On one headstone, the letters nearly erased by years of heat and rain, Tyler made out the words Ezekiel Curry, Son of the Confederacy, born April 7, 1841. Died of his wounds, August 12, 1895. He couldn’t suppress an exclamation of surprise. Ezekiel Curry carried the lead that had burned into him for thirty years before it finally cut him down.

Thunder rumbled again, louder now, closer, the sound like approaching cannon fire. He thought of the ghostly Confederate raiders in the Faulkner novel that appeared to the Reverend Hightower as he sat reading in his garden, riders the old man had imagined all his life that came at last to carry him away.


Tyler followed the road south and east as it skirted Lake Chicot, a bend in the river that had silted in, and crossed the Mississippi on an iron trellis bridge before swinging north for Greenville and turning east. The blues museum was already closed in Leland, Mississippi when he arrived on Saturday evening, as indeed most of the town seemed to be; but he found a room in a bed and breakfast in the historical district. The house, originally a Queen Anne with airy, two-story porches, had been remodeled in 1920 to resemble a white-pillared plantation home. The result was an eccentric mix of Victorian and Art Deco touches, high ceilings with chandeliers, wainscoting, and rows of mullioned windows looking out on the shady street in front and Deer Creek in back. The cushions lining the window seats were striped in red and apple green like the hard candy his grandmother had kept in a white porcelain jar in her pantry. Sunlight pooled on the polished oak floor. The darker wood staircase turned at the landing to rise into shadows, and Tyler wondered what was hidden at the top of those stairs. He experienced again what he often felt in old houses: it seemed as if someone had just left the room and listened now from the other side of the silent, shut door.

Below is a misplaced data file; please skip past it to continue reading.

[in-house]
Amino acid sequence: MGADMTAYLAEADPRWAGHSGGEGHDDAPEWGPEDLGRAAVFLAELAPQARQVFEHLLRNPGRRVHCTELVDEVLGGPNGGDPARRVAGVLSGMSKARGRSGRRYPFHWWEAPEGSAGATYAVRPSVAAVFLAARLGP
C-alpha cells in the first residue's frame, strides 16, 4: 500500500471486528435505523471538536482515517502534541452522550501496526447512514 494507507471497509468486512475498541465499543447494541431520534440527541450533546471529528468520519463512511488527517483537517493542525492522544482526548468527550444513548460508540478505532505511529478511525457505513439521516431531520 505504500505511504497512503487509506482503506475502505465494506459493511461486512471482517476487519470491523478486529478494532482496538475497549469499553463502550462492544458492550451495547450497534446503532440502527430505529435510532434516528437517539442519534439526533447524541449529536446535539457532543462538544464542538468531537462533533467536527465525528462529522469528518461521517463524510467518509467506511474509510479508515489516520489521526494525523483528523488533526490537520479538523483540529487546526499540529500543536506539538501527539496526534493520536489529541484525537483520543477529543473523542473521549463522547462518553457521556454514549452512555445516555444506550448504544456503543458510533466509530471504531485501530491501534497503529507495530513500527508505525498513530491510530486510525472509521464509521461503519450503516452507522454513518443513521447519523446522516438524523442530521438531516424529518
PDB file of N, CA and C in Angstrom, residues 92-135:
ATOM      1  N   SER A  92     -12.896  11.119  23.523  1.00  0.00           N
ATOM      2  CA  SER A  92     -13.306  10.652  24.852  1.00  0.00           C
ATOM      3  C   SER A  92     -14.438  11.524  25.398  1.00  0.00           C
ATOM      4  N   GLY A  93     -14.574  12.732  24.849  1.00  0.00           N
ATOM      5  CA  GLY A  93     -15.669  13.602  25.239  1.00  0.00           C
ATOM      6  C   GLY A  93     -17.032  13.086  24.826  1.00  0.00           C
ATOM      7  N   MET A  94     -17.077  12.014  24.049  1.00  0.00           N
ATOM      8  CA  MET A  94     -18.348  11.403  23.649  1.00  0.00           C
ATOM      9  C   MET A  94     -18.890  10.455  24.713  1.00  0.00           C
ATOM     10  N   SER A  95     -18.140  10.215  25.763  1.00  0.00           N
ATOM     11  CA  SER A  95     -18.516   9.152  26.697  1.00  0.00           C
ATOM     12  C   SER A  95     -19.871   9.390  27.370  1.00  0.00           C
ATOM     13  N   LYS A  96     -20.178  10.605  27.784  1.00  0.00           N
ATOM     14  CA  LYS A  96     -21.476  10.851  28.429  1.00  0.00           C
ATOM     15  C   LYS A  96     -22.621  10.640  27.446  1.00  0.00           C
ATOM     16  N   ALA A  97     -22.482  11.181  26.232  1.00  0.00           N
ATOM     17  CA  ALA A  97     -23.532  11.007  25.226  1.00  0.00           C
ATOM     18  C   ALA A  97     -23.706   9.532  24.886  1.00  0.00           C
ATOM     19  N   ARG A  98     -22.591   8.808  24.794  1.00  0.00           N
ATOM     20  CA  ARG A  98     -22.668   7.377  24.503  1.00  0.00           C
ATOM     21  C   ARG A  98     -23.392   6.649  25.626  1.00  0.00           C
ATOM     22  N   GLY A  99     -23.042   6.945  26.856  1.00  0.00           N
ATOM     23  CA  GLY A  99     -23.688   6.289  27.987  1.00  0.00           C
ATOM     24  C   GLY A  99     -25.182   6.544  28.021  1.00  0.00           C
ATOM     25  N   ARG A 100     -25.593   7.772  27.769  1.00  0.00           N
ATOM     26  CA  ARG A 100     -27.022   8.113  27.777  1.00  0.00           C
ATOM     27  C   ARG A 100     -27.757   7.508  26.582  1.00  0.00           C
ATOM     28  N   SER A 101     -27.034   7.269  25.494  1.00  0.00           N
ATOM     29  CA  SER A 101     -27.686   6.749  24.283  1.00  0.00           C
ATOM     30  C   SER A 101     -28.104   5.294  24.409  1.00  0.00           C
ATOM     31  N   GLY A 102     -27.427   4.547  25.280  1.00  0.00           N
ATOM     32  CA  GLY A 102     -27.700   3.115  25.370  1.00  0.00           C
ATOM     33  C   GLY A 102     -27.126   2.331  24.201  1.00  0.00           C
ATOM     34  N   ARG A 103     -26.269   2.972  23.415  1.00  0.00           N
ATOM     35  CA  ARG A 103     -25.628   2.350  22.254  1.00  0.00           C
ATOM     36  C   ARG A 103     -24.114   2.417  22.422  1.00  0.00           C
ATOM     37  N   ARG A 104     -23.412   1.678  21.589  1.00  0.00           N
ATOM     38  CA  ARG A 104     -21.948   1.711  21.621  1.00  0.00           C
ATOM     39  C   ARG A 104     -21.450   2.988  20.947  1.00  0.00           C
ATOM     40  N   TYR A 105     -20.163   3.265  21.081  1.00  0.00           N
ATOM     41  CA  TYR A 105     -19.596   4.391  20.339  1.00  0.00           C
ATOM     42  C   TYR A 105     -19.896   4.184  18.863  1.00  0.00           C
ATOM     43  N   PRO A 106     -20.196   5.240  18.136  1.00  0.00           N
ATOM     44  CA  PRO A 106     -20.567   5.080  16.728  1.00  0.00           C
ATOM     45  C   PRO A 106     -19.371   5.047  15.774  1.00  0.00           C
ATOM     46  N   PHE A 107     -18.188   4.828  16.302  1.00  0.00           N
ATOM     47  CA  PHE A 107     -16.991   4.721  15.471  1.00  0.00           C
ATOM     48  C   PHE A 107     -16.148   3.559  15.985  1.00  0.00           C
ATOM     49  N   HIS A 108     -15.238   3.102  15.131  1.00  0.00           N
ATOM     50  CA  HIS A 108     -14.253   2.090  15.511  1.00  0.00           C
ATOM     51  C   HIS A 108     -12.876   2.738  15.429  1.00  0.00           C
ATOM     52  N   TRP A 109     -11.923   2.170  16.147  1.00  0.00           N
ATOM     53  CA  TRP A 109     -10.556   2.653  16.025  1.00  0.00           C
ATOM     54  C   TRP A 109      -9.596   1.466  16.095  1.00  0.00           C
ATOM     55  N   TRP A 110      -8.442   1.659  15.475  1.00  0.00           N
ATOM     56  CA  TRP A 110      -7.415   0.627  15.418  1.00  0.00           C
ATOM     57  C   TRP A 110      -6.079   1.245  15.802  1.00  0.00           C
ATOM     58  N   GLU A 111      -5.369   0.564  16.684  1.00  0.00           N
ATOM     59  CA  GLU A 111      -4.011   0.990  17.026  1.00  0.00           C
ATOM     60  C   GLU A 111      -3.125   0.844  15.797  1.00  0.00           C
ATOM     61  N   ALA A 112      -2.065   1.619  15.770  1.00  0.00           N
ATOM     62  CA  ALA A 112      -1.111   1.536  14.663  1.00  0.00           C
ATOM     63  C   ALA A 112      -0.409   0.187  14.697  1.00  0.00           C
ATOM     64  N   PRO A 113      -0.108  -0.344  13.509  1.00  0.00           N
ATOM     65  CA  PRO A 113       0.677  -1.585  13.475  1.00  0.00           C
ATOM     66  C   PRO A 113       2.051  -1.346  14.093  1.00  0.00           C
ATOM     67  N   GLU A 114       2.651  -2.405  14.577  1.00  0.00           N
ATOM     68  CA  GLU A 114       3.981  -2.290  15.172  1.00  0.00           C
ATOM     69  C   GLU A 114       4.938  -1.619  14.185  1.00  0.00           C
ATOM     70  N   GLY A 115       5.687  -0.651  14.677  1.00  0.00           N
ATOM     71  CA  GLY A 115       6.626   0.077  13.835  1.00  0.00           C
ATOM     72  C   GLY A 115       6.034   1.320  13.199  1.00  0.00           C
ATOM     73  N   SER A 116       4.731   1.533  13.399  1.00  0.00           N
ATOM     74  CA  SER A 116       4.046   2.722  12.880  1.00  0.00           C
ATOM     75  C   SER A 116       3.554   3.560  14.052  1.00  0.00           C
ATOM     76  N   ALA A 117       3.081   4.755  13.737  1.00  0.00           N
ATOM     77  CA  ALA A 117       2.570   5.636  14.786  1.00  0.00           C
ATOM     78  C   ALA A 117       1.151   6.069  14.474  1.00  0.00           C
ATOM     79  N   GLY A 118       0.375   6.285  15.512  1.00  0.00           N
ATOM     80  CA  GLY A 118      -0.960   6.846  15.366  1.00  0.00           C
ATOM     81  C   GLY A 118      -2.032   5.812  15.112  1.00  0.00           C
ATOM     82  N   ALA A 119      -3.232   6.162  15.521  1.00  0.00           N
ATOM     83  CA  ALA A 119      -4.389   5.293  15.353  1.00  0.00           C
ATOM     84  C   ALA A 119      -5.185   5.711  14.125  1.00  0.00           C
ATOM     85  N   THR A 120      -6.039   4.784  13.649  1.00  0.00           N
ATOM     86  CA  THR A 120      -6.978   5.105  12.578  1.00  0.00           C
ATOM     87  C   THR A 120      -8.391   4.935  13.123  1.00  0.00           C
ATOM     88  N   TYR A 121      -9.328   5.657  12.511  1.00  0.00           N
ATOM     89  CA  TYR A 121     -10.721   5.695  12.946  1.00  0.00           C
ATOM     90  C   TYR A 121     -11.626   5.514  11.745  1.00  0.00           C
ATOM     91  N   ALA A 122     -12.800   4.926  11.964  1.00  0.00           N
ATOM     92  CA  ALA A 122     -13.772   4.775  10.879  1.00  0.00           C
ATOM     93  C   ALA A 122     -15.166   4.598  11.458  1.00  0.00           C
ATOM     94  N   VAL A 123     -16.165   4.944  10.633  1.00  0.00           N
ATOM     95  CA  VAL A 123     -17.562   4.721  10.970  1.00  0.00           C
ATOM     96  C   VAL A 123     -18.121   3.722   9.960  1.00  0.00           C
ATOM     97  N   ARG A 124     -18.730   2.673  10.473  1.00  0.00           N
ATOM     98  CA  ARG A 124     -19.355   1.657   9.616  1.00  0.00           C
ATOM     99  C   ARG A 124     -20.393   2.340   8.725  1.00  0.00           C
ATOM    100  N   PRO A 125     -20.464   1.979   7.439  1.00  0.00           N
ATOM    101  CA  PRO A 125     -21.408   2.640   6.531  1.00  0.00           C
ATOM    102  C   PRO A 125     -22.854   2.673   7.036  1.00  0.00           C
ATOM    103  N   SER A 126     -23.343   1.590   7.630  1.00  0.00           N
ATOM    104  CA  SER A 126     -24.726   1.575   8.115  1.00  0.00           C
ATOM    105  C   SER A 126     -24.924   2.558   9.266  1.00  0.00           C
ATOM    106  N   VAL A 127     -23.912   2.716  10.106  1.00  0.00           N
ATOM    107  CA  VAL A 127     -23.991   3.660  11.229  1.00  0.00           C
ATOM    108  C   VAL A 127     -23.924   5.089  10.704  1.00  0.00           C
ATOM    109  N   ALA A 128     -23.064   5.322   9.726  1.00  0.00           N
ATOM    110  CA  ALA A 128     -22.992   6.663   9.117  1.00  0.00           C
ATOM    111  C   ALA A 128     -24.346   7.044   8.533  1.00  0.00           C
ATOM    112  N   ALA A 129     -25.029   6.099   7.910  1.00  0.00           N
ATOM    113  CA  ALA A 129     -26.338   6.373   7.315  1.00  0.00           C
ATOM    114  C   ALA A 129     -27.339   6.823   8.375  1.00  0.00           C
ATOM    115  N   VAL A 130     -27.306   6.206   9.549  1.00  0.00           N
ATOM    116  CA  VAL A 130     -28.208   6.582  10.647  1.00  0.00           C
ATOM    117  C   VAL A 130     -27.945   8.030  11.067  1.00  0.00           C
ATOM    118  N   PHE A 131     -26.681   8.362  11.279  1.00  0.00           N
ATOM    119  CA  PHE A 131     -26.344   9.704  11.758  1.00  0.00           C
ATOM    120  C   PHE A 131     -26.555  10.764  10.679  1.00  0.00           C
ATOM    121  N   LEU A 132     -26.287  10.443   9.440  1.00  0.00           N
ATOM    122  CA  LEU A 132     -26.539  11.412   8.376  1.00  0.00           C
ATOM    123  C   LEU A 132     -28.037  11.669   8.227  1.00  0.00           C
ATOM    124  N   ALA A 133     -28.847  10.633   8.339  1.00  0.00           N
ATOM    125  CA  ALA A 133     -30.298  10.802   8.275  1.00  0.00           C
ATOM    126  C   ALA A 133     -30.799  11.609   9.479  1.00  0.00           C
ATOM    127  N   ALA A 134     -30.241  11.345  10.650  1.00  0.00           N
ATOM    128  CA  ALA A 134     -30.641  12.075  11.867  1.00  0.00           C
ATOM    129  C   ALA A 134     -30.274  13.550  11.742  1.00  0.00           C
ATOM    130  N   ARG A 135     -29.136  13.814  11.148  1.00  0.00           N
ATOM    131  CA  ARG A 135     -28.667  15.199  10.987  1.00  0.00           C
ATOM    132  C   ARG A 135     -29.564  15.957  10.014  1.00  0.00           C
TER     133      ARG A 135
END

The owner, a woman in her forties with rimless glasses and a heavy drawl, recommended a place in town for dinner, and when Tyler returned to the house, letting himself in with a key at the front door, twilight was already deepening over the yard—a pale green sky, blackening trees, fireflies sparking over the dark, glassy expanse of Deer Creek. Exhausted from the long, hot drive, Tyler was soon asleep, but he couldn’t rest. The room he’d taken had three doors leading into it—one from the hall, and one from each of the two adjoining suites. He had barely fallen asleep when the door from the hall flew noiselessly open and a woman—the lady of the house—glided to the foot of the bed. She looked down at him, moonlight flaring on her rimless glasses, and leaned to whisper at his ear.

What on earth are you doing here? she hissed. What can you possibly hope to discover?

Tyler woke with a start. Bullfrogs plucked their bass notes from the creek behind the house. He soon drifted off again, but all night he imagined her circling the room, her eyes erased by light—listening first at one door, then another, trying to get in.

In the morning, fortified by three strong cups of café au lait, Tyler followed the tree-lined drive back to Route 82. The road was a four-lane highway now, and he made steady progress through a string of towns—Greenwood, Winona, Starkville, Columbus—crossing into the rolling, forested hills of northern Alabama and reaching Tuscaloosa before four. He had no trouble finding Gordon Willsey’s house, a two-story red-brick home in a shady neighborhood of wide front lawns that reminded Tyler of the town where they’d grown up together. He stepped out of his car and looked around, realizing, as he stood taking in the trimmed hedges and mulched beds of violet and yellow-stained pansies, the sparrows flitting nervously from branch to branch in the green shade of the maples, that his friend had never left the world they’d known as boys. A feeling of nostalgia stole over him, the warm suspicion that nothing had changed in all the years since then, when his mood was unexpectedly altered.

The front door opened and a figure stepped out on the porch. The man was around Tyler’s height, but heavier, especially around the face, the skin flushed from too much sun or too much Scotch—Tyler couldn’t tell which. The man’s dark gray hair was lighter at the temples; he wore a black golf shirt and a pair of pressed khakis.